On Tuesday, Russians living near the Daldykan river in Norilsk made a horrific discovery: The river had turned a frightening, decidedly unclear shade of red.

It wasn’t long before social media theories flooded in: Perhaps it was natural iron ore beneath the water, or it was the type of toxic waste fit for a graphic novel, maybe even a message from God.

Authorities from Russia’s natural resources and environment ministry had a tamer — but worrisome — investigation on their hands, announcing that it would investigate a possible “break in the Norilsk Nickel slurry pipe.” The Daldykan river is located near the Nadezhda metallurgical factor, which is run by the world’s largest producer of nickel and palladium, Norilsk Nickel. Denis Koshevoi, of the Vernadsky Institute for Geochemistry and Analytical Chemistry, told The Guardian that the factory uses pipes to pump chemical waste and metal concentrates to a tailings dam. He suspects that a pipe break has caused the river to turn red.

According to the Russian news site Tayga Info, Norilsk Nickel “does not confirm the fact of leakage or accidental discharge of industrial waste into the river Daldkyan” and claims that the river water is still its normal color. That the water has not changed color appears to be definitively false:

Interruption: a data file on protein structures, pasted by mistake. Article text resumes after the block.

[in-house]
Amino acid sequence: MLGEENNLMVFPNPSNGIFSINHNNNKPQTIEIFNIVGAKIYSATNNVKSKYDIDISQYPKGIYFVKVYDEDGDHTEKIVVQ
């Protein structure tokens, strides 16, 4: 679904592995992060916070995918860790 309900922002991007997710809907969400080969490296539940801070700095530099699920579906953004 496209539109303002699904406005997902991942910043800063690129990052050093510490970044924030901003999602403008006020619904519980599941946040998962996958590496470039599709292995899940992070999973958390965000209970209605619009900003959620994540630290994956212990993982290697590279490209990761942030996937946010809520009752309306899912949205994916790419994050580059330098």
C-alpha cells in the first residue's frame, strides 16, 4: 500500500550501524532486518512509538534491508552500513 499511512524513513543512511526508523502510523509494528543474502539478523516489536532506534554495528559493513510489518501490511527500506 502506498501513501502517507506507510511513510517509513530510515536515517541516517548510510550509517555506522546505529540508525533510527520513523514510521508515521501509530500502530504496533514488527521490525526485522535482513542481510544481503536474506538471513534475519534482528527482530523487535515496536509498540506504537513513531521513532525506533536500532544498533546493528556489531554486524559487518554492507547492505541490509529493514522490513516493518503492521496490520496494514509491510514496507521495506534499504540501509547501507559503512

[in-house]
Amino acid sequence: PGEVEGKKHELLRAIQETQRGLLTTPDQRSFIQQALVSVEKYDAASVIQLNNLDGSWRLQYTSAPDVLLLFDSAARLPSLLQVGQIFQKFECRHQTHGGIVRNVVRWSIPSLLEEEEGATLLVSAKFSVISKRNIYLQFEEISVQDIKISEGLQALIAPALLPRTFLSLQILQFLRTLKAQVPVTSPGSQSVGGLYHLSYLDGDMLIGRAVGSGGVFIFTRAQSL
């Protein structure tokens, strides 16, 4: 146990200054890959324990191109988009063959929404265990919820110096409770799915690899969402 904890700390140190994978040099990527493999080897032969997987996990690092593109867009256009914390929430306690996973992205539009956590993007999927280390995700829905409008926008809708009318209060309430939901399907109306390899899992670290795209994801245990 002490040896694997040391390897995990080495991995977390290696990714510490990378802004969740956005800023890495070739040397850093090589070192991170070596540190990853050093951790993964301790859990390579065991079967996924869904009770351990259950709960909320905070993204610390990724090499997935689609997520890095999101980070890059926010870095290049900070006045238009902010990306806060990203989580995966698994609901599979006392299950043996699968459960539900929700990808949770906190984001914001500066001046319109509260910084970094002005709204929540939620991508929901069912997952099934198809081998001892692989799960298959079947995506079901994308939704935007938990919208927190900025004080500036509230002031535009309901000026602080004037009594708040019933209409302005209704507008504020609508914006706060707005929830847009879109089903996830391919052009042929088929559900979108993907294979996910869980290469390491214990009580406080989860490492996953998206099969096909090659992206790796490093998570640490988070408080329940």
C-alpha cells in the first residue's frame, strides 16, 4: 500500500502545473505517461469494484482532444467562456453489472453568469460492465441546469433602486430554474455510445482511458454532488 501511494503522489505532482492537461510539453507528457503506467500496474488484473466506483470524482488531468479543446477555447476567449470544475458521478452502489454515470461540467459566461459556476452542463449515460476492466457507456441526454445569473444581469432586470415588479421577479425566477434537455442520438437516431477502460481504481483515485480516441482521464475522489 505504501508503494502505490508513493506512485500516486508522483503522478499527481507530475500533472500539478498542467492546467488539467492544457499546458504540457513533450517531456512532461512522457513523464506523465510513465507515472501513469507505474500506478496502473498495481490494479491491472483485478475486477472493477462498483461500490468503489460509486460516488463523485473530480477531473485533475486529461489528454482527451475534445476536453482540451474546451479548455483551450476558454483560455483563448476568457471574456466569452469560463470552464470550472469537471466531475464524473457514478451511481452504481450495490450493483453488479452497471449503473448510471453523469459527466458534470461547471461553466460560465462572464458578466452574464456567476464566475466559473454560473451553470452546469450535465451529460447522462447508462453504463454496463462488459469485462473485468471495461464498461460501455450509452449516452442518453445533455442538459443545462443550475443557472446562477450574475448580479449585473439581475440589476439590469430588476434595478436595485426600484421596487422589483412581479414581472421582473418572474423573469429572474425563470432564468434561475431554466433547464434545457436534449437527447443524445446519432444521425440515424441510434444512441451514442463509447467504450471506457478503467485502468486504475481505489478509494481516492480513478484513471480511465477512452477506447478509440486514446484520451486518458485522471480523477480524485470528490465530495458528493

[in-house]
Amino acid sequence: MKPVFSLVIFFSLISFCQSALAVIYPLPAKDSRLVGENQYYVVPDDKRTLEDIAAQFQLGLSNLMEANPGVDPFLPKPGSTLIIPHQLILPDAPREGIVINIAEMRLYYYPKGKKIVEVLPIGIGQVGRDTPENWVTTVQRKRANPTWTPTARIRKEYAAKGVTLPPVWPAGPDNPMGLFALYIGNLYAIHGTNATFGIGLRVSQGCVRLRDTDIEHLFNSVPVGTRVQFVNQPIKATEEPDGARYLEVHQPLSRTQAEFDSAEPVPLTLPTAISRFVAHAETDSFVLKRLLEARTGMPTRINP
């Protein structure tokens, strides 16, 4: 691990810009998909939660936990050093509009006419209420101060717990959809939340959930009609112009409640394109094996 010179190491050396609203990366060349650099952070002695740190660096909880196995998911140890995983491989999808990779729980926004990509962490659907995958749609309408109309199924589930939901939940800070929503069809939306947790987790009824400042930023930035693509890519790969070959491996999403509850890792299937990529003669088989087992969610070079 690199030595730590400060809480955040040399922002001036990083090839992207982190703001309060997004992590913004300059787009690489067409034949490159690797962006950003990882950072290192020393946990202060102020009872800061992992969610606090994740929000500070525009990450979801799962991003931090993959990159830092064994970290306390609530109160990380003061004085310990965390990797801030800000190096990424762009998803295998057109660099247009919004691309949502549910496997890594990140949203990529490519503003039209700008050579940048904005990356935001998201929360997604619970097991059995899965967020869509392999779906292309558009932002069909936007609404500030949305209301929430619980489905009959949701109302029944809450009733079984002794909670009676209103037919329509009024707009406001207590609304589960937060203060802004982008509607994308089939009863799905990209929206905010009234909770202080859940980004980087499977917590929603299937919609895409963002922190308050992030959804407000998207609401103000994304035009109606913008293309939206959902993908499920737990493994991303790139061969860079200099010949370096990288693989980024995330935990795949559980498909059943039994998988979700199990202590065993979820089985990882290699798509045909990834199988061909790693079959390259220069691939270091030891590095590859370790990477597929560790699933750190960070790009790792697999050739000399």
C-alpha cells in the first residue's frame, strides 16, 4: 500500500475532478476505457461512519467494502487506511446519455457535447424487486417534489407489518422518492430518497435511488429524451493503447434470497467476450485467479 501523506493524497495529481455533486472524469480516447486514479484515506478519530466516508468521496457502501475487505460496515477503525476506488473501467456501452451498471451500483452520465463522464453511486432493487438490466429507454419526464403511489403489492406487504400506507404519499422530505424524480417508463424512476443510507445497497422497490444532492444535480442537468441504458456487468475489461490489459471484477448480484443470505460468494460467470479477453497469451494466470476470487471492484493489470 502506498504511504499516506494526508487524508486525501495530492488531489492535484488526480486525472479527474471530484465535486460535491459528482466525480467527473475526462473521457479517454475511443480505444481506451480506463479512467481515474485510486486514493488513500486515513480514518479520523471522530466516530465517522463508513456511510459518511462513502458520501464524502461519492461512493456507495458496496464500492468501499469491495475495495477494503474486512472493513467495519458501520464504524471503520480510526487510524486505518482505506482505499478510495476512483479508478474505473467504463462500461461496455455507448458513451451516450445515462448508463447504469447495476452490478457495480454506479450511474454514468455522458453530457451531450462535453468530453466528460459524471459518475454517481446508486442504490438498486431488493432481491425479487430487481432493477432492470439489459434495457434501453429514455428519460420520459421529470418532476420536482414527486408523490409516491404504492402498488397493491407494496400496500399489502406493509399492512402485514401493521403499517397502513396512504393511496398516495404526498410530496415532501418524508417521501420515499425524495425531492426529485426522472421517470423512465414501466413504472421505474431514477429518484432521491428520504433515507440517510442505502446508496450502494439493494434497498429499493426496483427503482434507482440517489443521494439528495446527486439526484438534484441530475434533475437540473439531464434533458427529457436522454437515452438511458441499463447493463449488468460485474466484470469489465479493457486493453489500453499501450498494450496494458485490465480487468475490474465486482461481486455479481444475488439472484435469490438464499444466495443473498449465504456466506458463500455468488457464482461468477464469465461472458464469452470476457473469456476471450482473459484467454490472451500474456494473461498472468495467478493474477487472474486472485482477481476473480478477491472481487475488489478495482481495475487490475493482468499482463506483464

According to ABC news area residents say this is not the first time red’s turned up in a place it’s not supposed to, placing their suspicions on the area’s metal plants of contaminating the area. Resident Evgeny Belikov noted, “In winter, the snow’s also red. On the one hand, it’s beautiful, but on the other, it’s chemical.”

Norilsk is one of the most polluted cities in the world and experiences sub-zero temperatures. Located above the polar circle, it is known for its mining and metallurgy of nickel, copper, and cobalt. According to National Geographic this industry comes with a slew of issues:

“The city is so polluted that residents suffer high rates of cancer, lung disease, blood and skin disorders, and depression. The amount of sulfur dioxide in the air is so high that vegetation in an almost 20-mile radius has died, and residents are forbidden from gathering berries or mushrooms due to high toxicity.”

If nickel is indeed is indeed in the water, then Norilsk citizens are at risk for some serious health problems: Exposure to nickel can cause severe rashes and asthma attacks, while drinking water with a high amount of nickel has been known to cause adverse effects to blood and kidneys.

Photos via basalyga_katerina_nl/Instagram

Sarah is a writer based in Brooklyn. She has previously written for The New Republic, Pacific Standard, and McSweeney's Internet Tendency. She likes cheese especially when paired with a full-bodied joke.